• This is of course the last year for Texas A&M to leave its mark on the Big 12, and it could be Missouri’s as well. Both teams enter the 2011-12 season with serious conference title hopes,  but each comes with some question marks. Missouri lost Laurence Bowers to an ACL injury, which really puts a strain on their interior depth. They didn’t rebound terribly well in the first place, ranking 317th nationally in defensive rebounding, and the loss of the 6’8” Bowers, who was their best returning player on the glass, won’t help. A&M meanwhile still has Khris Middleton, but do they have anyone to get him the ball? Dash Harris had a turnover rate of almost 30% last year and an assist rate of only 21%
  • Speaking of those two, the Big 12 has four new coaches this year, with Texas Tech and Oklahoma joining A&M and Missouri as teams with new head men. The Big 12 hasn’t had this many new coaches since 2007 when six of the twelve schools had first-year men on the job. I took a look at  how coaches in the Big 12 have done in their first year on the job and compared it with the historical performances of the programs who have new coaches at the helm this season, and it looks like all four could be in for rough times initially.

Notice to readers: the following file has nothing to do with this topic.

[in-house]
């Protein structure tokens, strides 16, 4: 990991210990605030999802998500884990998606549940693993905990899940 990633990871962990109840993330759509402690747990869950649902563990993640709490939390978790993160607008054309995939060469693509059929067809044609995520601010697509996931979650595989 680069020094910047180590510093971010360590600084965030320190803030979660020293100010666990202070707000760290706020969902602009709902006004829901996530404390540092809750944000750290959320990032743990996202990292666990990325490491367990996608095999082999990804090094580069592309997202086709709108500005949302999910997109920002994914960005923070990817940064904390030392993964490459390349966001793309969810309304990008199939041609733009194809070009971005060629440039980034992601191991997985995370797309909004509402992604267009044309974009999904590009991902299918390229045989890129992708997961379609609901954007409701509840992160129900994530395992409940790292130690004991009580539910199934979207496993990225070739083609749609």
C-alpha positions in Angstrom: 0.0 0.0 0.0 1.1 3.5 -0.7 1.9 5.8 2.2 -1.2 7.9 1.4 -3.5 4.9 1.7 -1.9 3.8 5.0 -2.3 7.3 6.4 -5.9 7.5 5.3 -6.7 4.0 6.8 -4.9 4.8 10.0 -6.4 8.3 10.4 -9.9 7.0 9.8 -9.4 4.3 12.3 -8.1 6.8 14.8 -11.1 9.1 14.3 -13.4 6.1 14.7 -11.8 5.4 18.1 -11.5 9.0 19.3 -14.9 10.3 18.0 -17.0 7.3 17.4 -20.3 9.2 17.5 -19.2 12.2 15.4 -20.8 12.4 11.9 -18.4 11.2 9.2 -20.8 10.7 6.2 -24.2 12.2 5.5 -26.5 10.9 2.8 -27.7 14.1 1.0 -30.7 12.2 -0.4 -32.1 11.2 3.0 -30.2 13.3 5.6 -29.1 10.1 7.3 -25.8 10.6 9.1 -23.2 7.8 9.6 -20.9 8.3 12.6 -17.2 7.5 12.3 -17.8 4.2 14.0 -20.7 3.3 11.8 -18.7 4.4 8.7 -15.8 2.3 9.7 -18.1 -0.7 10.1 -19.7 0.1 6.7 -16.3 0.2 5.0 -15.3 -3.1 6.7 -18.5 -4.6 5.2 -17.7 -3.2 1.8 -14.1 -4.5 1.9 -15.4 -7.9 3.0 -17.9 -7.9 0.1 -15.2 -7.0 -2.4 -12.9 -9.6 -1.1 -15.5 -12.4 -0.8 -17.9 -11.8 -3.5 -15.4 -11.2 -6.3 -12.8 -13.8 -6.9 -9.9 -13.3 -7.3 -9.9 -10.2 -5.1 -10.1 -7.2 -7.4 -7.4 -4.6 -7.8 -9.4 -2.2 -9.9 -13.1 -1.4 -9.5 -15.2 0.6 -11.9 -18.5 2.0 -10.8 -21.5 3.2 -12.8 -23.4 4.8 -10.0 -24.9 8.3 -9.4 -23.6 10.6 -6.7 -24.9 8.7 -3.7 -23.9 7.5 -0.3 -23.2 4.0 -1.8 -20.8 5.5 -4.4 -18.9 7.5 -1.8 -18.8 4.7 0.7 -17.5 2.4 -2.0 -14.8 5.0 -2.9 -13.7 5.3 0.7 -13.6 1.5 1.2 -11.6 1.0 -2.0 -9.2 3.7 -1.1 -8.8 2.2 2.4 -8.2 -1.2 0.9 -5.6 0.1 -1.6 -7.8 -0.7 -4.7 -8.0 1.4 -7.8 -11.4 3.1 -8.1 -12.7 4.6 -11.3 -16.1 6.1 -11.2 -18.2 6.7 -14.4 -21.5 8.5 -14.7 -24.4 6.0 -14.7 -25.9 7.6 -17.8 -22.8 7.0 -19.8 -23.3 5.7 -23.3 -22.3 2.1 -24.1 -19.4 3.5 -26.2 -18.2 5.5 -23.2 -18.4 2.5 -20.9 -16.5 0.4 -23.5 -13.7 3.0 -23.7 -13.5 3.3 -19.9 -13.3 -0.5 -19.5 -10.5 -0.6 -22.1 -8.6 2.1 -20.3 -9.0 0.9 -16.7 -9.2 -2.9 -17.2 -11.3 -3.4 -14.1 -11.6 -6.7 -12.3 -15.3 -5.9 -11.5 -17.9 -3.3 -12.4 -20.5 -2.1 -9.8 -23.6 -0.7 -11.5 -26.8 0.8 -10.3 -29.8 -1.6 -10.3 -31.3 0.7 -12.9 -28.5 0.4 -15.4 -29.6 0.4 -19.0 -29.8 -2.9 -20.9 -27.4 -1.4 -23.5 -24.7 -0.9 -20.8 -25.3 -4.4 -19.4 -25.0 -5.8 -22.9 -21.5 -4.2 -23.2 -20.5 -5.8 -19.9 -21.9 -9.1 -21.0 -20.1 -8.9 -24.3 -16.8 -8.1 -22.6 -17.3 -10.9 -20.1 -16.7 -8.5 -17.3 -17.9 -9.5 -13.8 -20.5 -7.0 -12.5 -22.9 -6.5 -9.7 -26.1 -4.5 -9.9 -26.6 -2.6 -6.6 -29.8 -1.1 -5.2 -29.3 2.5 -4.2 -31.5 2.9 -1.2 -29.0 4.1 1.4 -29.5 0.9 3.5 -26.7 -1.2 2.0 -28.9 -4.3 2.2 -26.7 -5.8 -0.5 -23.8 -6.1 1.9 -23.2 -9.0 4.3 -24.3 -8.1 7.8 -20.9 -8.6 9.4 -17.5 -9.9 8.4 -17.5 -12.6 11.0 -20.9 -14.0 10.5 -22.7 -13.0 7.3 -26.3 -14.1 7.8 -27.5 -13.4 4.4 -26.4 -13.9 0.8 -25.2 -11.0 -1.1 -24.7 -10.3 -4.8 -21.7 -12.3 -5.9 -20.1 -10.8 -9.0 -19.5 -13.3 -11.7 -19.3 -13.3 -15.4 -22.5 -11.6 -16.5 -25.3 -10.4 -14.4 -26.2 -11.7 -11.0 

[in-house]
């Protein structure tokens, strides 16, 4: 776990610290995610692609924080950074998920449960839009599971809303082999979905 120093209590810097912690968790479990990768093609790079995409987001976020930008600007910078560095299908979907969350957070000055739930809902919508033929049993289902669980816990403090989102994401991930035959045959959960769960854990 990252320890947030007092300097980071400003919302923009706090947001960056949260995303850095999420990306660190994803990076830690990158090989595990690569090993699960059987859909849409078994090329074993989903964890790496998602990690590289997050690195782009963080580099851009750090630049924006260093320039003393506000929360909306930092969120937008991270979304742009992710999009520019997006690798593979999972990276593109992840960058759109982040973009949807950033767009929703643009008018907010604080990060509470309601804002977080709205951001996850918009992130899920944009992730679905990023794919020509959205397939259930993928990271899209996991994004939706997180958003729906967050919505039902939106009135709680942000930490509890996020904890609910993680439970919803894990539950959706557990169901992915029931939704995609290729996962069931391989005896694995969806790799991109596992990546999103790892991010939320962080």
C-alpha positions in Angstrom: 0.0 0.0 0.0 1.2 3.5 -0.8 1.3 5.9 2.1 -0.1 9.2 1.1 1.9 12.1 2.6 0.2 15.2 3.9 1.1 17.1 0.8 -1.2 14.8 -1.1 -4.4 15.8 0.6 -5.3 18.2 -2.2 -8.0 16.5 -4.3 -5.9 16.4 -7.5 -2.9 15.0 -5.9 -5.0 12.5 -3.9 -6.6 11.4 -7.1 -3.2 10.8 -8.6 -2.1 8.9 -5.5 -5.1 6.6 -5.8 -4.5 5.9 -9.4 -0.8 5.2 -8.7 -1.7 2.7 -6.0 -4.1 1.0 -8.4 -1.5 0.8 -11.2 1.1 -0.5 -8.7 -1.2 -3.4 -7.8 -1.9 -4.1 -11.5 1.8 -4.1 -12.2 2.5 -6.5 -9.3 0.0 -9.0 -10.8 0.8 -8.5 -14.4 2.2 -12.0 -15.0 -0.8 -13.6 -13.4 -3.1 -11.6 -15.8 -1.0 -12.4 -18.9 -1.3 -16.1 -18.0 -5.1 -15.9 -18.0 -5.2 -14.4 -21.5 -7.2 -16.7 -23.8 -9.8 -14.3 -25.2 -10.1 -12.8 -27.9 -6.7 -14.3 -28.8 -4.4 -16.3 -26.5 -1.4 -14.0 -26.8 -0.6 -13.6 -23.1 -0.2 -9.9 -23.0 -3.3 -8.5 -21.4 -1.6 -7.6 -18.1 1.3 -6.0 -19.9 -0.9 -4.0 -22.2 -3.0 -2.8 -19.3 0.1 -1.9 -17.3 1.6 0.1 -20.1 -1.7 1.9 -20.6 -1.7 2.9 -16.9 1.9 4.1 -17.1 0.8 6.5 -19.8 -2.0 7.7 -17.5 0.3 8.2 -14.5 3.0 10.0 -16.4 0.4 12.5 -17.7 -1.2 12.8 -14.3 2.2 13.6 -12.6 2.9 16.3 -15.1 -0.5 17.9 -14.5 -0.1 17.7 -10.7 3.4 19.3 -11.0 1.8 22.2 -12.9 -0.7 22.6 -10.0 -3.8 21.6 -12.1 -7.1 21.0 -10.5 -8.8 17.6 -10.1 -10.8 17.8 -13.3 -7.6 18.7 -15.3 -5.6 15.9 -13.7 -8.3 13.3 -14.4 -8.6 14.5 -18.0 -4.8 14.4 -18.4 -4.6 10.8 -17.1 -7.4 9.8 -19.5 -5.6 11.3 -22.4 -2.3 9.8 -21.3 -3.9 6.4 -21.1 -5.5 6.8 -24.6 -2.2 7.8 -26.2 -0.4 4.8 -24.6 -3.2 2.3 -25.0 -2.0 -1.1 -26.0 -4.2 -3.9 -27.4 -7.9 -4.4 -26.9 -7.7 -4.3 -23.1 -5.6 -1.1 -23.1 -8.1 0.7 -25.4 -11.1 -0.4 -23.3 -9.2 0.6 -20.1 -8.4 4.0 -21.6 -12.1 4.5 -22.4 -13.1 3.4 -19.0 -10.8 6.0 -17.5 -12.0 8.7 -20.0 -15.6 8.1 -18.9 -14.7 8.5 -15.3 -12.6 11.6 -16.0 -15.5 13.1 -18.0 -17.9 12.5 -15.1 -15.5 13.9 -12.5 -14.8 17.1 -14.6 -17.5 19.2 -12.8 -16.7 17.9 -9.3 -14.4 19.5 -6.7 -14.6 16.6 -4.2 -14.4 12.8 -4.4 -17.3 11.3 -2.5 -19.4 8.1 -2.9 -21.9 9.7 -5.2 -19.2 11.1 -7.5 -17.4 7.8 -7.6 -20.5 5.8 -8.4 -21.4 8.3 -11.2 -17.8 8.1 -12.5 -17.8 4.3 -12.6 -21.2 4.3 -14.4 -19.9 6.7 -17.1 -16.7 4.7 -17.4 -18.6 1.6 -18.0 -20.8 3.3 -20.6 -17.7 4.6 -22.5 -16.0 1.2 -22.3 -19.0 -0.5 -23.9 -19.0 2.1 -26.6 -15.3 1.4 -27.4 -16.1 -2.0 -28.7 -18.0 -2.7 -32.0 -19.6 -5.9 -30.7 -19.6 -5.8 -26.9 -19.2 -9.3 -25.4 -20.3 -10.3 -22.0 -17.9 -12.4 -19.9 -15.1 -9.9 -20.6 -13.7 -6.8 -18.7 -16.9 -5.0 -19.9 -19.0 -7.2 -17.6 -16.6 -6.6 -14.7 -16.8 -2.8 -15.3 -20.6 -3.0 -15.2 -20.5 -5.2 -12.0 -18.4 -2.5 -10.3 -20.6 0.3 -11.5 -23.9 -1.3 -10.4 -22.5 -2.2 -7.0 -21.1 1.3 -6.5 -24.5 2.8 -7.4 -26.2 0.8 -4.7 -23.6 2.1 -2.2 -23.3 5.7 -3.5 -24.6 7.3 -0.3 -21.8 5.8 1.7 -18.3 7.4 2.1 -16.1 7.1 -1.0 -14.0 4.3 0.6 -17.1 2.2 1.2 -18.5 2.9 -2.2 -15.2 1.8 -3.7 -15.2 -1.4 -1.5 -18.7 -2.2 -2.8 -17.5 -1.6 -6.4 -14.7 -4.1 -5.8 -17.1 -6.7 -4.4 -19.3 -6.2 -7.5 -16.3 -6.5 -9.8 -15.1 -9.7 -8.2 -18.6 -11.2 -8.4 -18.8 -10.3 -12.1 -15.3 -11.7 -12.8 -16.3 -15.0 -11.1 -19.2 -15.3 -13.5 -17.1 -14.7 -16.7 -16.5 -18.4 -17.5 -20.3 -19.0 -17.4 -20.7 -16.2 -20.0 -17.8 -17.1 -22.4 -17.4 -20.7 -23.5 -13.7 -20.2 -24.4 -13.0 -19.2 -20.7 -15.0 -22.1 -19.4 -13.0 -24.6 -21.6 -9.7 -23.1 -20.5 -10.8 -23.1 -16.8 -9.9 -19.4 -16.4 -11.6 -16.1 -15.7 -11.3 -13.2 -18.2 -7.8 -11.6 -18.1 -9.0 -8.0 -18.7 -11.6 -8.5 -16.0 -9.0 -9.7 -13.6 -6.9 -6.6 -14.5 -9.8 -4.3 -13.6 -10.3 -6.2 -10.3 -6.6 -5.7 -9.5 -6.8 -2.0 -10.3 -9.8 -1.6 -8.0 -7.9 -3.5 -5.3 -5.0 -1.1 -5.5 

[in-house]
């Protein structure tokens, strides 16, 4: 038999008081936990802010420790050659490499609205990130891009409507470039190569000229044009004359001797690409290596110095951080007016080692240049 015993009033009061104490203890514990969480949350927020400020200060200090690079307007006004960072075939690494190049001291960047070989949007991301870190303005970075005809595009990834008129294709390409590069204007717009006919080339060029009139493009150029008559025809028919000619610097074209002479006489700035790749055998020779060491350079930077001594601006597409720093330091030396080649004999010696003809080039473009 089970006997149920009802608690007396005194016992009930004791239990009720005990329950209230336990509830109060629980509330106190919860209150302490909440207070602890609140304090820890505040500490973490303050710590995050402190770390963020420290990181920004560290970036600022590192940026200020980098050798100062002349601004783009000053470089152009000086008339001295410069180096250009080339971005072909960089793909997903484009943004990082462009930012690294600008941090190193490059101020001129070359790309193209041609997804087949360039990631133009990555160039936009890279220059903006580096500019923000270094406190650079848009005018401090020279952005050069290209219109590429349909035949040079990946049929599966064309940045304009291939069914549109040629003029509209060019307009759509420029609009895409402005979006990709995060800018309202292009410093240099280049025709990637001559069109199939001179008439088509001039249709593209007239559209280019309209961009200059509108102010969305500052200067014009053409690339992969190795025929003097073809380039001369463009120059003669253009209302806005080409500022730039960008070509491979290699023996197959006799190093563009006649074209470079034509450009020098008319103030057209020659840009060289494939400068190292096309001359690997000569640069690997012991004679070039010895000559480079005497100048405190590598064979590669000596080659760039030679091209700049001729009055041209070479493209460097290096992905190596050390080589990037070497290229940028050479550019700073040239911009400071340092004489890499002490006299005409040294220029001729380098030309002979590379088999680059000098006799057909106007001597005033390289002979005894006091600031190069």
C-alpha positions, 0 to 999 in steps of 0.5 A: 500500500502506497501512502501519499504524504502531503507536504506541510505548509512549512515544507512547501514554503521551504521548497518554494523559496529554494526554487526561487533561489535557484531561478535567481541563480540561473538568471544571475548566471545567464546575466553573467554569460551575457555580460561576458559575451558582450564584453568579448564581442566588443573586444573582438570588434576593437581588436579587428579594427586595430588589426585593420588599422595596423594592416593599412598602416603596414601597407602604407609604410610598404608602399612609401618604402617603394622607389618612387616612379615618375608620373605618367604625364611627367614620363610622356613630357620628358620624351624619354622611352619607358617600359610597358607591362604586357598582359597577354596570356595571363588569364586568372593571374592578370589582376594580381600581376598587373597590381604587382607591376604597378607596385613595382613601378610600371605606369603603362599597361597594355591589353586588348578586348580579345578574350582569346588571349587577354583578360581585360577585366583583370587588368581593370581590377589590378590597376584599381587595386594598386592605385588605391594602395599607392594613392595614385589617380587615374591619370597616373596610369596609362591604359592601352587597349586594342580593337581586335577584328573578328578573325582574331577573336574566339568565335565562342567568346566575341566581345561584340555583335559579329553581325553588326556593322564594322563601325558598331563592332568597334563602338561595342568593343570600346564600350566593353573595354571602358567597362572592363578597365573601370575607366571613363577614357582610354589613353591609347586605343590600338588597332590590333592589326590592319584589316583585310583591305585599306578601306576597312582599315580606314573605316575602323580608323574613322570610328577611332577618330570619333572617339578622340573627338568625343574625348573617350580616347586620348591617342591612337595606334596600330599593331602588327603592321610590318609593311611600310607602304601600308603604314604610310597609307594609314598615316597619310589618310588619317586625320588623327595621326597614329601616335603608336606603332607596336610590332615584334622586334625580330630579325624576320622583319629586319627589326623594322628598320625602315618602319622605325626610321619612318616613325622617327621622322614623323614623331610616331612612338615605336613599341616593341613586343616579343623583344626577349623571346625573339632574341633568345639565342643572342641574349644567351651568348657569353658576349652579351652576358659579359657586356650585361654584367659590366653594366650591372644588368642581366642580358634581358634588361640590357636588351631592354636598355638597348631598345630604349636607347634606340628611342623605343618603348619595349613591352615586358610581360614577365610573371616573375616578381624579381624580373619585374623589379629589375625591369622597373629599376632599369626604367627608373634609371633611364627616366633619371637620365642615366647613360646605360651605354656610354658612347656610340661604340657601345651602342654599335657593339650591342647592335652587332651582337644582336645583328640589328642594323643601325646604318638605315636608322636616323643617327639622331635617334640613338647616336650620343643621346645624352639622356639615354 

• Kansas has won at least a share of the last seven Big 12 titles, but in order or the Jayhawks to make it eight, Bill Self will have to do his best coaching job yet. He lost both the Morris twins and Josh Selby to the NBA, as well as the underrated Tyrel Reed and Brady Morningstar to graduation. What’s more, incoming freshmen Ben McLemore, Jamari Traylor and Braeden Anderson were all deemed ineligible. Kansas still has some talent to work with, especially Thomas Robinson, who had a tremendous summer.

Even Bill Self Has Admitted That This Season Will Be A Challenge For The Perennial Blueblood

Predicted Order of Finish

  1. Kansas (14-4)
  2. Baylor (13-5)
  3. Missouri (13-5)
  4. Texas A&M (12-6)
  5. Oklahoma State (10-8)
  6. Texas (9-9)
  7. Iowa State (7-11)
  8. Kansas State (5-13)
  9. Oklahoma (4-14)
  10. Texas Tech (3-15)

All-Conference Team (key stats from last season in parentheses)

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Conference Report Card: Big 12

Posted by Brian Goodman on April 25th, 2011



Brian Goodman is an RTC editor and contributor.

Year In Review